About six months ago, San Francisco’s board of supervisors voted to ban the inclusion of toys in kids’ meals at fast food chains. So began the demise of the McDonald’s Happy Meal in that neck of the woods. I suggested an underground market to keep kids from melting down when their meals consisted of, well, meals.
This week, fast food chain Jack in the Box announced it would eliminate toys from its kids’ meals.
A company spokesman said the decision had more to do with the chain’s focus on food than on the matter of toys.
Luring children into fast food restaurants with colorful toys has become an issue of moral debate in our nation, fueled largely by food-policing advocacy groups.
One question becomes whether these kids are driving themselves to score the coveted toys and the fat laden lunches that accompany them. Another question is the company’s latest ad campaign that targets the stoner clientele Jack in the Box enjoys in its late-night hours and how that squares with JITB’s cute and bouncy persona.
But the question lurking in my mind is why a company bearing this name is turning against toys. Does anyone else see the perversity in that?
Who knew, as we fêted Barbie on her 52nd birthday, that Ken’s 50th was the same day? Poor guy, always in the shadow of the diva.
In 1961, when Mattel decided that Barbie should not be alone and needed a companion, it created Ken.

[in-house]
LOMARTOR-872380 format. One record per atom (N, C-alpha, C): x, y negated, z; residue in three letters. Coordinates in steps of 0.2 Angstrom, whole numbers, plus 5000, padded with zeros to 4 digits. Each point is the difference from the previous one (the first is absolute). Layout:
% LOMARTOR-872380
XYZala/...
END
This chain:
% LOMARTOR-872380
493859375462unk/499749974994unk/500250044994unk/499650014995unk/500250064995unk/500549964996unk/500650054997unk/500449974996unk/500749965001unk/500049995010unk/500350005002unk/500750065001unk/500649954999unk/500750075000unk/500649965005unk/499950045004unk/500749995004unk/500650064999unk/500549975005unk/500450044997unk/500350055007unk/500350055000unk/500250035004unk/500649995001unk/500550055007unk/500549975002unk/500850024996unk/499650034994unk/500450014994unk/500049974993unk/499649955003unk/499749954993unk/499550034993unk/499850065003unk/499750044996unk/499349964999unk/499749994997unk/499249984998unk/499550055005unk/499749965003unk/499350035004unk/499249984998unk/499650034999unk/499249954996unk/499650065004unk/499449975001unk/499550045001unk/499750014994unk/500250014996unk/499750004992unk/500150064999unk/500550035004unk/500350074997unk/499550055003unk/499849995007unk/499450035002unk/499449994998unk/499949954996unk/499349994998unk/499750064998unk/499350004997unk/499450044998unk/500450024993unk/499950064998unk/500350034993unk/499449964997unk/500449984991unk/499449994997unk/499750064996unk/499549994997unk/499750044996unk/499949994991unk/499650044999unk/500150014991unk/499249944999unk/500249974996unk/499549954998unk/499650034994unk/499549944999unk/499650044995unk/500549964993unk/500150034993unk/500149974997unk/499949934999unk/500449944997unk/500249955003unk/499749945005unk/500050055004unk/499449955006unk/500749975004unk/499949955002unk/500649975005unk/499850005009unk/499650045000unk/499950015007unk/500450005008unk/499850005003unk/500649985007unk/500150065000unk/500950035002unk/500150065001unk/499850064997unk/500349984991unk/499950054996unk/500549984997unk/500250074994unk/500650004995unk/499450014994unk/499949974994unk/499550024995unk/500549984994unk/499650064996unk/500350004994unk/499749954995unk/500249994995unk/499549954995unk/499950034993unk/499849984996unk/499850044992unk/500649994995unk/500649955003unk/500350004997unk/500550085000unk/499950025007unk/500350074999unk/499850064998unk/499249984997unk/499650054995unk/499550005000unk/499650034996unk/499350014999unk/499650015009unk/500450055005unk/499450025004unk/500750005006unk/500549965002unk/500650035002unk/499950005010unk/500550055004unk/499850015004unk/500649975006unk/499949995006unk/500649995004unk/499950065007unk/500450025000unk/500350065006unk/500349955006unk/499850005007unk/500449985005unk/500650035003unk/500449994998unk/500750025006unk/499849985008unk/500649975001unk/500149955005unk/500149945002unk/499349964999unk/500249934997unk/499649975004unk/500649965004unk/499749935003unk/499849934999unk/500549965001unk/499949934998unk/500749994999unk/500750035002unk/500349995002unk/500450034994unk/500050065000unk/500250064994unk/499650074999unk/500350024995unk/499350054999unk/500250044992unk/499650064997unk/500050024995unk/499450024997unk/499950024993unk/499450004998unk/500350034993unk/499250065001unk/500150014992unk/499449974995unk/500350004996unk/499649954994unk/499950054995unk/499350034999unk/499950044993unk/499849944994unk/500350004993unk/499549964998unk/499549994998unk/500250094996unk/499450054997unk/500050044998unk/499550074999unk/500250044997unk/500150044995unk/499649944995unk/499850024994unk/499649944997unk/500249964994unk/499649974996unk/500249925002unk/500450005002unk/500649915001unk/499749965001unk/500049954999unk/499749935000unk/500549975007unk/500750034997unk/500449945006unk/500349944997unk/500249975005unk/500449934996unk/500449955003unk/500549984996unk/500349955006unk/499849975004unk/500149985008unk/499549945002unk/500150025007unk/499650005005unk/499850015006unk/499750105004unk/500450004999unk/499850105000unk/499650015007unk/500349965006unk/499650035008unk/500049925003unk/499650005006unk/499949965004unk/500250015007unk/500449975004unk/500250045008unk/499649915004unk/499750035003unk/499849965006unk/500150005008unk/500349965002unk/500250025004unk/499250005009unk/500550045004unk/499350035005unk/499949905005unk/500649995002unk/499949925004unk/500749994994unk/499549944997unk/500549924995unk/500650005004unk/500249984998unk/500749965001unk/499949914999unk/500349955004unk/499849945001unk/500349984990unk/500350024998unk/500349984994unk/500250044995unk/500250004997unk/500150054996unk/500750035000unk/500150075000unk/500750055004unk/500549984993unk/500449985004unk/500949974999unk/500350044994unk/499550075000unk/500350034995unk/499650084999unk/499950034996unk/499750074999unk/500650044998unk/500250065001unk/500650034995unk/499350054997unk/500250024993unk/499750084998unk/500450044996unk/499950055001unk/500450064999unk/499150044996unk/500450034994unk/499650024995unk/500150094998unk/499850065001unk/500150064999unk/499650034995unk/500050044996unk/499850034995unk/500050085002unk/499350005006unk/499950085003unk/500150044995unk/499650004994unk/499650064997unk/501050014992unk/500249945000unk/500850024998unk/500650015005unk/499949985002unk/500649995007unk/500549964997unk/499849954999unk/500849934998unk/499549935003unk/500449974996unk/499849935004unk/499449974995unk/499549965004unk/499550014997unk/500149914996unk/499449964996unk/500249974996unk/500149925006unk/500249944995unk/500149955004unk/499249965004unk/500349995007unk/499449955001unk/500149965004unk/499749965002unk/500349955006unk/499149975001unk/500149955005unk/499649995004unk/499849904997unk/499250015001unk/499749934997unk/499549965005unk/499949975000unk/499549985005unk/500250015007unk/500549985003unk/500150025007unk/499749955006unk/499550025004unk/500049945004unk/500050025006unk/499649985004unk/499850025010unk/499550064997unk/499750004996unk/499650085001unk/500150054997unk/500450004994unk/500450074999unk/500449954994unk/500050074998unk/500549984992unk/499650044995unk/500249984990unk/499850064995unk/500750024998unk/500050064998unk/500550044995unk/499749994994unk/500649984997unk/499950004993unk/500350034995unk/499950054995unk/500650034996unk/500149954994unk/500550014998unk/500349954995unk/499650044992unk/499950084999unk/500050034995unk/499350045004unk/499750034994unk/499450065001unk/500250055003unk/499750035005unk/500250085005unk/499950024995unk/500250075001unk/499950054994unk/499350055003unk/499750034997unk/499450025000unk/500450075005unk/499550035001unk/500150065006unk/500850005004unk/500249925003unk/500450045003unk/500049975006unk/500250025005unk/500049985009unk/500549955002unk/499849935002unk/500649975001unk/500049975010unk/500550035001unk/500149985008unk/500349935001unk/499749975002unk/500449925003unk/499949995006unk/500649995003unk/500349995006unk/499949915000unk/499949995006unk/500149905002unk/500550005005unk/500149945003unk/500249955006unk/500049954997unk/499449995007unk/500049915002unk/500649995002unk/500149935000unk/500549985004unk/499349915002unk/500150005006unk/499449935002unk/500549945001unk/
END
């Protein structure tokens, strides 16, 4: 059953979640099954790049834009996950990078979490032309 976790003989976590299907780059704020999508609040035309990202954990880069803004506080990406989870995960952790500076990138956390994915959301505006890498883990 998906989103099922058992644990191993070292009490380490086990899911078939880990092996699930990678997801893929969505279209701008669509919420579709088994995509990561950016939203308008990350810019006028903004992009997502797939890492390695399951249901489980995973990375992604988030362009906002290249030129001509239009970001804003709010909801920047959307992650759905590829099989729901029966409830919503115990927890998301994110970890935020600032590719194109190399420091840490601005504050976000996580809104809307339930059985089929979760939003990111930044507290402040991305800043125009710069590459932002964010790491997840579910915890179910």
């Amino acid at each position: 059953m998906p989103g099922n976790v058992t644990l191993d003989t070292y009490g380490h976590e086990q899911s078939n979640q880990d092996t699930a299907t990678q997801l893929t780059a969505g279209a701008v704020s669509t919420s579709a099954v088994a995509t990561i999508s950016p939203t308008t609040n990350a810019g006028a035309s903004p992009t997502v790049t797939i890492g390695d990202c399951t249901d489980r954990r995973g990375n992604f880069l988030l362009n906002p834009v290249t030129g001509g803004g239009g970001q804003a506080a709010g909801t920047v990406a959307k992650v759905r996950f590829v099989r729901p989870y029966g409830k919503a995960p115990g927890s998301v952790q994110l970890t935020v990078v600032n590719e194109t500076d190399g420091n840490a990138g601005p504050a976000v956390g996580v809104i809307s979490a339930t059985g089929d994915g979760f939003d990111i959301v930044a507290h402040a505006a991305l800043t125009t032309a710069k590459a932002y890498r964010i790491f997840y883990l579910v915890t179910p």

Ken, you've come a long way, Baby.
I learned that Ken turned 50 when I opened Sunday’s Parade magazine, which arrives at my house on Saturday. So watch for it tomorrow and open it to Page 5, where you’ll see half a dozen Ken hair styles from the early sixties, when his hair was painted on, to the modern metrosexual do of 2010. For a sneak preview, visit Parade for a click down Memory Lane.
It should come as no surprise that, just as Barbie has eluded the texture of middle age, so has her younger man. While his coif and togs have changed with the times, he’s still as smooth as ever. Would that we all be composed of soft vinyl rather than mottled human flesh. In 50 years, Ken sprouted nary a hair from the neck down and remains as hairless as ever, even on his back and the insides of his ears and nose.
The end of the brief article asks, “Who knows what the next 50 years will bring?”
On March 9, 1959, the first Barbie doll was introduced, which makes the ol’ gal 52. I too was launched in 1959, later in the year, which makes us the same age.
Over the decades, Barbie’s clothing, hairstyles, accessories and cars have been updated with the times. The only thing about Barbie that hasn’t been updated is, well, Barbie. Granted, Barbie’s waist has been widened in more recent versions of the doll, but that’s about her only visible sign of middle age.
Barbie Turns 52
But for a modest abdominal spread, she’s still the same taut little thing she was 52 years ago. One might say she’s Mattel’s very own Dorian Gray.
If we’re the same age, where are her spider veins, bunions and silver roots? She’s obviously taken good care of herself, but she’s only human. Hasn’t she had kids? She might do more Jazzercise than the average doll, but still, where are the ripples around her c-section scar, or are they hidden under her little Barbie Spanx?
Isn’t it about time Mattel introduced Quinquagenarian Barbie, wearing tiny progressive lenses, just to give today’s little girls a realistic image of life as it happens? With modern technology, I bet they could tint her face with a bright red glow that flashes on and off throughout the day. Battery-operated fan not included.